Northwest Minnesota turkey farmers up biosecurity measures as avian influenza cases rise in state
As of April 20, the Minnesota Board of Animal Health has reported that 50 commercial and backyard producer sites across Minnesota have been infected with H5N1 HPAI since the first cases in the state were detected on March 25.
VIKING, Minn. — While most cases of H5N1 highly pathogenic avian influenza in Minnesota have been detected in central and southern parts of the state, turkey producers in northwest Minnesota are still concerned about the potential for transmission.
“It’s a really big stress factor,” said Steve Umber, who runs family operated Umber Turkeys in Viking, Minnesota. “I remember the last time it came through, we were stressed all year on it.”
As of April 20, the Minnesota Board of Animal Health has reported that 50 commercial and backyard producer sites across Minnesota have been infected with H5N1 HPAI since the first cases in the state were detected on March 25. According to the U.S. Department of Agriculture Animal and Plant Health Inspection Service, there have been 11 infected commercial and backyard producer sites infected in North Dakota. APHIS estimates more than 2.28 million birds in Minnesota have been affected and more than 139,000 birds in North Dakota have been affected as of April 21.
Umber says he is following state and federal biosecurity recommendations, including reducing traffic on the farm, disinfecting equipment, changing boots and clothing when entering barns and keeping storage areas for bedding and feed clean and closed.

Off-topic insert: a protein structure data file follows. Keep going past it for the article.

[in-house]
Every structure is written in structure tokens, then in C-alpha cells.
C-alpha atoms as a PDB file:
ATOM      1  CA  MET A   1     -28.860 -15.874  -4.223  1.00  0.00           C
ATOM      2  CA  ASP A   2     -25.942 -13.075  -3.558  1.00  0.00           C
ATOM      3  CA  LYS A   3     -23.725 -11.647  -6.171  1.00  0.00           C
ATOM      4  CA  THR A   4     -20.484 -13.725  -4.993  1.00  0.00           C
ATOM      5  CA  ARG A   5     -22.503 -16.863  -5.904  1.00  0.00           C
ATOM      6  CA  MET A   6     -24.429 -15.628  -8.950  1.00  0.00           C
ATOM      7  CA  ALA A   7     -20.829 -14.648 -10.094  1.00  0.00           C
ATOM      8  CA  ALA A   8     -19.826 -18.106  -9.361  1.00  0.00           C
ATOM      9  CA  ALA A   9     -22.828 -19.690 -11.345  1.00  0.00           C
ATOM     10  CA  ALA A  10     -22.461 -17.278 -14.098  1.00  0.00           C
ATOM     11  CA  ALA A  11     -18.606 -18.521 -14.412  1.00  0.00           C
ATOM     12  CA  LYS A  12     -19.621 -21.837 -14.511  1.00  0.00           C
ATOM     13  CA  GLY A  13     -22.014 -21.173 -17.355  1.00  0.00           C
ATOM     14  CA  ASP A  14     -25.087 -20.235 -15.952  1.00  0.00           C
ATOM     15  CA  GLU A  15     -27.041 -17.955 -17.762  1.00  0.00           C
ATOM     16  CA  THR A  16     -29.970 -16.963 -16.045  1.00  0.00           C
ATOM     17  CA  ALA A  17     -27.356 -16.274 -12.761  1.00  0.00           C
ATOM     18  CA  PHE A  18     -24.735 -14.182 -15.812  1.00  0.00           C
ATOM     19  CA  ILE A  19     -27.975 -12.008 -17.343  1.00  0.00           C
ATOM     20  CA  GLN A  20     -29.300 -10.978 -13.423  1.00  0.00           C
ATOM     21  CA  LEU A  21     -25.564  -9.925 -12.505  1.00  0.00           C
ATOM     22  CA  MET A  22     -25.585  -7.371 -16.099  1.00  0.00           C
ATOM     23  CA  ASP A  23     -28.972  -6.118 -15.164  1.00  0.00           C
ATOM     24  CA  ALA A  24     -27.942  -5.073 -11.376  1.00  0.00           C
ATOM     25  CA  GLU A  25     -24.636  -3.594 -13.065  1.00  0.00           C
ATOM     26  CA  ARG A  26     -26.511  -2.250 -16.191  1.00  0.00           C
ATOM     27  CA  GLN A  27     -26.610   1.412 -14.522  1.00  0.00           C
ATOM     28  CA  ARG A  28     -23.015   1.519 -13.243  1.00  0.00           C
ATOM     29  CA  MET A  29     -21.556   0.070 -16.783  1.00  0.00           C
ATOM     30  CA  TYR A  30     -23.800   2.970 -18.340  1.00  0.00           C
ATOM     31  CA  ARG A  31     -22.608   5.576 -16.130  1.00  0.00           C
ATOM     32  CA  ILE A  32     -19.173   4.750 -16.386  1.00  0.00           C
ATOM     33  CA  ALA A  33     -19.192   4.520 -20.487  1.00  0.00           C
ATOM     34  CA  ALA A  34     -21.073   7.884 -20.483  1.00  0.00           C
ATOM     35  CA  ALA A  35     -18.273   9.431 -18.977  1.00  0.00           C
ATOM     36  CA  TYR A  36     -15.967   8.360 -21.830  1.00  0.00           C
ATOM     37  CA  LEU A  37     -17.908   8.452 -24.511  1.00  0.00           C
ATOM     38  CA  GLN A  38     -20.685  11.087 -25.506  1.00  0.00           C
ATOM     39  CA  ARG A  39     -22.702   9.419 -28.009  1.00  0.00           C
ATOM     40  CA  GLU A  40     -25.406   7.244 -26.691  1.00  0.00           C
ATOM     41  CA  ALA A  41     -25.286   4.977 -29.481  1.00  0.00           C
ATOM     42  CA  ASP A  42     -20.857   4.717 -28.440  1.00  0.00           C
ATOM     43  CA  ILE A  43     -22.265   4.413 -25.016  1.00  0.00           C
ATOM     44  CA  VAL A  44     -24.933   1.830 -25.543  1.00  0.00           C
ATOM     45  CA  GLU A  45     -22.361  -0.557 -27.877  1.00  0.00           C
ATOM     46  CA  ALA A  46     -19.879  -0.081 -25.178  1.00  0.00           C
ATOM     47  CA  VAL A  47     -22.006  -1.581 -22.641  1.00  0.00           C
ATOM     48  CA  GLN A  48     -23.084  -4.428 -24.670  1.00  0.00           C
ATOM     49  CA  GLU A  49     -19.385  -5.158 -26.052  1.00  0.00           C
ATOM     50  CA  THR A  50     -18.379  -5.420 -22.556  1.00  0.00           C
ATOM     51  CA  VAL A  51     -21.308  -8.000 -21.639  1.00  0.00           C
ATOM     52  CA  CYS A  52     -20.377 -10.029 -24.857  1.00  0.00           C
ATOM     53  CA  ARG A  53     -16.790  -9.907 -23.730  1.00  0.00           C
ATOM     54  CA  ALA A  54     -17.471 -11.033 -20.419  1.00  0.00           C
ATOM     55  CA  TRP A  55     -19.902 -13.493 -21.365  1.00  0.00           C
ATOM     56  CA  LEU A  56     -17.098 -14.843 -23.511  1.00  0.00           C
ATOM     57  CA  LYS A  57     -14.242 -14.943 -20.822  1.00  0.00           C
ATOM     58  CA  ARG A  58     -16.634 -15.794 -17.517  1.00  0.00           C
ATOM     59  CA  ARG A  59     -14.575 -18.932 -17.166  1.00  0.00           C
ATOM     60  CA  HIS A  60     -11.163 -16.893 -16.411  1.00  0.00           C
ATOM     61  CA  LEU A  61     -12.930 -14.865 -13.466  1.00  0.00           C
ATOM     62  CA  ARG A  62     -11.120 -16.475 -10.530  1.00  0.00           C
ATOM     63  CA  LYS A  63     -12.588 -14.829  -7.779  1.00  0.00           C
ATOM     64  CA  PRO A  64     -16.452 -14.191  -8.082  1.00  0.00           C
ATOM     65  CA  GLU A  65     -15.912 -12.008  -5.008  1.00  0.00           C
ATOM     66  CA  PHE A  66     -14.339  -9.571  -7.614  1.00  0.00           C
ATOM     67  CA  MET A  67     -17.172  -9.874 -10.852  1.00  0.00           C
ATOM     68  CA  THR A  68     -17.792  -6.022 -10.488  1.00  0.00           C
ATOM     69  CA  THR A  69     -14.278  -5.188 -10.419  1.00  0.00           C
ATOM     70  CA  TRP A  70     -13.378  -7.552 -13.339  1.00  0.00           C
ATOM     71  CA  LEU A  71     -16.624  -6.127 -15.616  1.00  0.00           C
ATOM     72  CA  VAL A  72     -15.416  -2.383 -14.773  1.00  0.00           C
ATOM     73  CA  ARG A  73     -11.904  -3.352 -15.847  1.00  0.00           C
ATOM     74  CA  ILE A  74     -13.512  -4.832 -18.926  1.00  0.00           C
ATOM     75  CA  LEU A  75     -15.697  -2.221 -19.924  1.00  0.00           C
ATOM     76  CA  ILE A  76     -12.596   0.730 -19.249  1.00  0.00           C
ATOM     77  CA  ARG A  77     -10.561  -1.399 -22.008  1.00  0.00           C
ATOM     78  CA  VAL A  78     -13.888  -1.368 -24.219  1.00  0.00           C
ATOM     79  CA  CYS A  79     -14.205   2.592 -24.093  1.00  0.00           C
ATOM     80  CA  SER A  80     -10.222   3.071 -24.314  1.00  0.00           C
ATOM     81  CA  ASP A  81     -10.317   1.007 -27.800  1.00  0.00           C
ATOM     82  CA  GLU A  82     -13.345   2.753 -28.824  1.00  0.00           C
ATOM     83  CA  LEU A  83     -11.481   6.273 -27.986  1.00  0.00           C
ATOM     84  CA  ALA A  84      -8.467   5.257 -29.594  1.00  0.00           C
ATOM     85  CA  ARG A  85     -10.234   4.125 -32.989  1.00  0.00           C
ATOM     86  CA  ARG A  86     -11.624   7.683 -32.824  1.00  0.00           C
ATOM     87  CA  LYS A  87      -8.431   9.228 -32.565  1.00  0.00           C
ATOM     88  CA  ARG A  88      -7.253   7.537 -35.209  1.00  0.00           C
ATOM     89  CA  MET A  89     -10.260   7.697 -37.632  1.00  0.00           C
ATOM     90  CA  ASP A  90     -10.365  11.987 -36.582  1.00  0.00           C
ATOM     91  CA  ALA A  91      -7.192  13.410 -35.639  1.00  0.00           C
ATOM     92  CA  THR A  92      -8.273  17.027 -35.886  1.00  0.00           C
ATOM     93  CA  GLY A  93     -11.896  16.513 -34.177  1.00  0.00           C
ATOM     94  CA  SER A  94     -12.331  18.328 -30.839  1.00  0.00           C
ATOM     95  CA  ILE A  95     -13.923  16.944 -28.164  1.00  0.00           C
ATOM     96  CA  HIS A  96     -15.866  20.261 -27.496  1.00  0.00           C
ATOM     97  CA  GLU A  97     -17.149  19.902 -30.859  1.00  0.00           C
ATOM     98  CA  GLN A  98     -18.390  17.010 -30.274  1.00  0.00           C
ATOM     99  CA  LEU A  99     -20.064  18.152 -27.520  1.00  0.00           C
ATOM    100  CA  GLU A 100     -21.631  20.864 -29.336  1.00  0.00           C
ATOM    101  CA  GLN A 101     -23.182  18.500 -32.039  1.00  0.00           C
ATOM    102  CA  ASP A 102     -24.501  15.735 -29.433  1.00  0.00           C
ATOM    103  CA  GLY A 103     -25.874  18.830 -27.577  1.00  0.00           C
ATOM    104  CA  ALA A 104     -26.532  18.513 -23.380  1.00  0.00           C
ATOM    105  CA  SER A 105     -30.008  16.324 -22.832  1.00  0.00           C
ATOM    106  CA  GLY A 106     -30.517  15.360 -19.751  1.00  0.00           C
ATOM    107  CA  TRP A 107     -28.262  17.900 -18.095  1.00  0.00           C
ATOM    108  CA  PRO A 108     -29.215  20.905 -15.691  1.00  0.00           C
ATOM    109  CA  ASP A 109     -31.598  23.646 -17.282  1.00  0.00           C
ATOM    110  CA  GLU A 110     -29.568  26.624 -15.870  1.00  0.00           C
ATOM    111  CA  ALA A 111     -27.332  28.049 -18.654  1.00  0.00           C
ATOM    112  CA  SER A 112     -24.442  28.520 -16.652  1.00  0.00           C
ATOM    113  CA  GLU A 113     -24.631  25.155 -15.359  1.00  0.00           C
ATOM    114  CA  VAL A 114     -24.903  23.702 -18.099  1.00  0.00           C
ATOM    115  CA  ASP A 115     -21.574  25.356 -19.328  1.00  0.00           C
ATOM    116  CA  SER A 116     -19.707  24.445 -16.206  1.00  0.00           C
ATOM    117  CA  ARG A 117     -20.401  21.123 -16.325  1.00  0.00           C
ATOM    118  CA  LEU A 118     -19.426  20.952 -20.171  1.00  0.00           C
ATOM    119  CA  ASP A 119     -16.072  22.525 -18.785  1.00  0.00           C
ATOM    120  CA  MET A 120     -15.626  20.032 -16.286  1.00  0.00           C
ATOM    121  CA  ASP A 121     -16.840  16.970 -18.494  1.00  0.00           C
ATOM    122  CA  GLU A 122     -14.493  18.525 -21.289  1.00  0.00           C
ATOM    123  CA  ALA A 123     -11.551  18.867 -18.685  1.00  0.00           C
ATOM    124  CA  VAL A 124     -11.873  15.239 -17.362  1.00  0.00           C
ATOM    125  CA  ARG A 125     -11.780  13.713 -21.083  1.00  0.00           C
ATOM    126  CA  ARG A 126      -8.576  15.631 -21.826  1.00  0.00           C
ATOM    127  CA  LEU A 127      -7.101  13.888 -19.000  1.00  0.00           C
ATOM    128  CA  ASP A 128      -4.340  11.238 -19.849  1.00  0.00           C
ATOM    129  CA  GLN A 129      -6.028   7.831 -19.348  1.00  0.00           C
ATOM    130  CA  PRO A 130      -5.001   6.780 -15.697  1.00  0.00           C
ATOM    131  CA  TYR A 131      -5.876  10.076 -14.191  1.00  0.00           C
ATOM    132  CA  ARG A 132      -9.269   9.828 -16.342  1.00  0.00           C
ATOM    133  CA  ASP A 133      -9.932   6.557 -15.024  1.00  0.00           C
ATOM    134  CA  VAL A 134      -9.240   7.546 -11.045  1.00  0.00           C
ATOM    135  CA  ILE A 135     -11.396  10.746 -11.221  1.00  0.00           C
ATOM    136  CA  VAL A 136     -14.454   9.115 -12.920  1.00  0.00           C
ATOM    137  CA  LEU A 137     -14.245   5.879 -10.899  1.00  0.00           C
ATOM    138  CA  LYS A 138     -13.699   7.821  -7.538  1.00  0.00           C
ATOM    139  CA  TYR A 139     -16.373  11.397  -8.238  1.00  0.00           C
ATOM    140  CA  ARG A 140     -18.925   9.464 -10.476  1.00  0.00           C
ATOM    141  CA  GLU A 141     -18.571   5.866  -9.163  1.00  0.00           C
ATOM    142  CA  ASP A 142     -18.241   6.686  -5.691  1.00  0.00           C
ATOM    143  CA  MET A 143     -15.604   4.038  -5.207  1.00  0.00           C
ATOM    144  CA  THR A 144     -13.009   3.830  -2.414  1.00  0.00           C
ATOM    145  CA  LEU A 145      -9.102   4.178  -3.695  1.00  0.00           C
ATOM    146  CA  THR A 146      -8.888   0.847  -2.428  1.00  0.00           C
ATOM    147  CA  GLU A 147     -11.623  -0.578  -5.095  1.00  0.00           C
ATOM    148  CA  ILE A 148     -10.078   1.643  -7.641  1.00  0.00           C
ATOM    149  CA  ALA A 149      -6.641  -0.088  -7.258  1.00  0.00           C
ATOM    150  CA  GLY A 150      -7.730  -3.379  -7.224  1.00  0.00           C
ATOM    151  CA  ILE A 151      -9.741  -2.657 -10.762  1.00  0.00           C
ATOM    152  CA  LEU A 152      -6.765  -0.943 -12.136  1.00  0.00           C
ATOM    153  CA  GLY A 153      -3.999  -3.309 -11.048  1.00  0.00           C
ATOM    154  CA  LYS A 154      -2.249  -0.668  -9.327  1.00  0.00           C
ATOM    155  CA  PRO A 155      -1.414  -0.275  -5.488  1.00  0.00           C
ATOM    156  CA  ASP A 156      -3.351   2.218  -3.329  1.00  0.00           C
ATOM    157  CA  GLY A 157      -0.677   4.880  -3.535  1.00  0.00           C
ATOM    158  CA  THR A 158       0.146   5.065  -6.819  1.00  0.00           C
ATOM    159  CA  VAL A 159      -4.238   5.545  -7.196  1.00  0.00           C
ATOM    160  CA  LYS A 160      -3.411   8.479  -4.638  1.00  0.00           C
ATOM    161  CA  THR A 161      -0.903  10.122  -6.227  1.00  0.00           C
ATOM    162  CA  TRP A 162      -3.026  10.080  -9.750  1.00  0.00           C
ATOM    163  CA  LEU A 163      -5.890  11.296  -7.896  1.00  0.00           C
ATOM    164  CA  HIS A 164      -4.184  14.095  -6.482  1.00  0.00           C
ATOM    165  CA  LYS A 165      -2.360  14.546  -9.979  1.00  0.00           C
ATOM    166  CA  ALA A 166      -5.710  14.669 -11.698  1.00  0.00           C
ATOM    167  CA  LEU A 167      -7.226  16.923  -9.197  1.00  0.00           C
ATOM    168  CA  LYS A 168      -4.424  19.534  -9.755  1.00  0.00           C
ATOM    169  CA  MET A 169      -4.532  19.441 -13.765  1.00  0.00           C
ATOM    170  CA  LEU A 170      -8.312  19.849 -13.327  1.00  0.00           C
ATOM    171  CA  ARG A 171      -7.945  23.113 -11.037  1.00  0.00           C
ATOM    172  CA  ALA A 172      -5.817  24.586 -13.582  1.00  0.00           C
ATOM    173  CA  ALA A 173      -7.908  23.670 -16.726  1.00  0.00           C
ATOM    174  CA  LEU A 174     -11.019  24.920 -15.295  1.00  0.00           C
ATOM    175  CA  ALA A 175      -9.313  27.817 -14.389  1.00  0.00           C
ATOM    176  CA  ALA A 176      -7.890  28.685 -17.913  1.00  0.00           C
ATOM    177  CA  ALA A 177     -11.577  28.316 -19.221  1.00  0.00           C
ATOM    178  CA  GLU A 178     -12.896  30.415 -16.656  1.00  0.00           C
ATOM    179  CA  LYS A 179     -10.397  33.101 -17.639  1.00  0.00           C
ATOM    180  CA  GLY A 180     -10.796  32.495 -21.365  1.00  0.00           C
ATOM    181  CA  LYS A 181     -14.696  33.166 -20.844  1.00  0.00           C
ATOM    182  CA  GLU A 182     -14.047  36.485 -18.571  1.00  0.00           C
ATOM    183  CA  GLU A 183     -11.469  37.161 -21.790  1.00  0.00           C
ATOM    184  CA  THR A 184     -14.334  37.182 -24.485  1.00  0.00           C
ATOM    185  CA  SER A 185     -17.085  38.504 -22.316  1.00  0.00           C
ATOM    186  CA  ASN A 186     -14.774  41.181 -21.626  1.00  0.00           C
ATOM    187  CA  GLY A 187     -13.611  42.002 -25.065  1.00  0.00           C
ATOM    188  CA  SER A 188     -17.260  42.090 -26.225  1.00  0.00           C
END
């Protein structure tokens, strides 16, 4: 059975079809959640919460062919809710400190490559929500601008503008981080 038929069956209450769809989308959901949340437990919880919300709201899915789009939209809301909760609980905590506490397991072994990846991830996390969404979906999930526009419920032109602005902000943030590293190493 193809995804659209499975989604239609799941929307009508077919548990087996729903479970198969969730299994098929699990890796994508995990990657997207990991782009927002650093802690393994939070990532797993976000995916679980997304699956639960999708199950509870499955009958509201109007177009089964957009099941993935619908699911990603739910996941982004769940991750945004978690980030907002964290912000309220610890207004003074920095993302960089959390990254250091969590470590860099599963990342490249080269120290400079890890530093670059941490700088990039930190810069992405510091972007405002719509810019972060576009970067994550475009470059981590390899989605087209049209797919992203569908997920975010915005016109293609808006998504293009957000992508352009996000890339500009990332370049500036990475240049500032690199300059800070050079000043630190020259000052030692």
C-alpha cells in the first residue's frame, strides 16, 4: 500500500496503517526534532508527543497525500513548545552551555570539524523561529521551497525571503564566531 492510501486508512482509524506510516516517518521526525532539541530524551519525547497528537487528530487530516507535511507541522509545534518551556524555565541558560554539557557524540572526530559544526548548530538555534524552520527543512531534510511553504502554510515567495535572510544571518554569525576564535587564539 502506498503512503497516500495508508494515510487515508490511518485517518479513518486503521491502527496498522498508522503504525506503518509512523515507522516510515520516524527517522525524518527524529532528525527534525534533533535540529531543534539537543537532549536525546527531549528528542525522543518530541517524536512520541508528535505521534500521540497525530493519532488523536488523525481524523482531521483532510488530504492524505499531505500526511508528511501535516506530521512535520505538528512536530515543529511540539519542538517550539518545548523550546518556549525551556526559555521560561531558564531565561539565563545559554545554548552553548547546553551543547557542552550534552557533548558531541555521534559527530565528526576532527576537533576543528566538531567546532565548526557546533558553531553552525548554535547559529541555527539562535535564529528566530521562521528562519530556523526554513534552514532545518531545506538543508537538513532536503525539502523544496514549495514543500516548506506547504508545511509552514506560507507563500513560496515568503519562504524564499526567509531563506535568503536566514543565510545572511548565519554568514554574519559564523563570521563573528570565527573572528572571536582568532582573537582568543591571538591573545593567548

“Those are the biggest steps we can take. Other than that, you kind of hope for the best,” he said.
In the last major avian influenza outbreak, in 2015, the flocks of Minnesota state Rep. John Burkel, a turkey farmer representing District 1A, contracted the virus. This year, he does not yet have any flocks at his farm near Badger, Minnesota, in part because of the ongoing legislative session, as well as the spread of bird flu.
“It’s traumatic at some level,” Burkel said about losing his flocks in 2015. “There are a lot of moving parts to it.”
Once a flock on a farm tests positive, the farm is quarantined, all birds are euthanized and the farm is disinfected and then tested to confirm it is free of the virus. Only then can a new flock be introduced.
Birds on Burkel’s farm tested positive on April 13, 2015. He was able to repopulate on July 11 of that year.
“In a seasonal plant like ours, it ended up being like two-thirds of the year,” Burkel said.
Burkel still isn't sure how his flock contracted avian influenza.
“At some level it’s wild birds bringing it in, and then at some other level it’s tracked into the barn one way or the other, either through bedding materials or your shoes or clothing, maybe,” said Burkel. “That’s where a lot of the newer biosecurity protocols that are in place now to try to mitigate the spread have helped.”
On April 7, the Minnesota Legislature approved $1 million in emergency funding for testing materials and workforce for the Minnesota Board of Animal Health. Burkel said there likely will be discussion about appropriating more state money in the coming weeks.
Umber says that, generally, higher temperatures reduce the risk of birds contracting the virus.
“Hopefully, once this weather warms up, it’ll be a little less stressful. But it’s very worrisome for us, and we’re having to make sure there are a lot of added precautions as far as cleaning equipment and making sure that nothing is contaminated,” Umber said.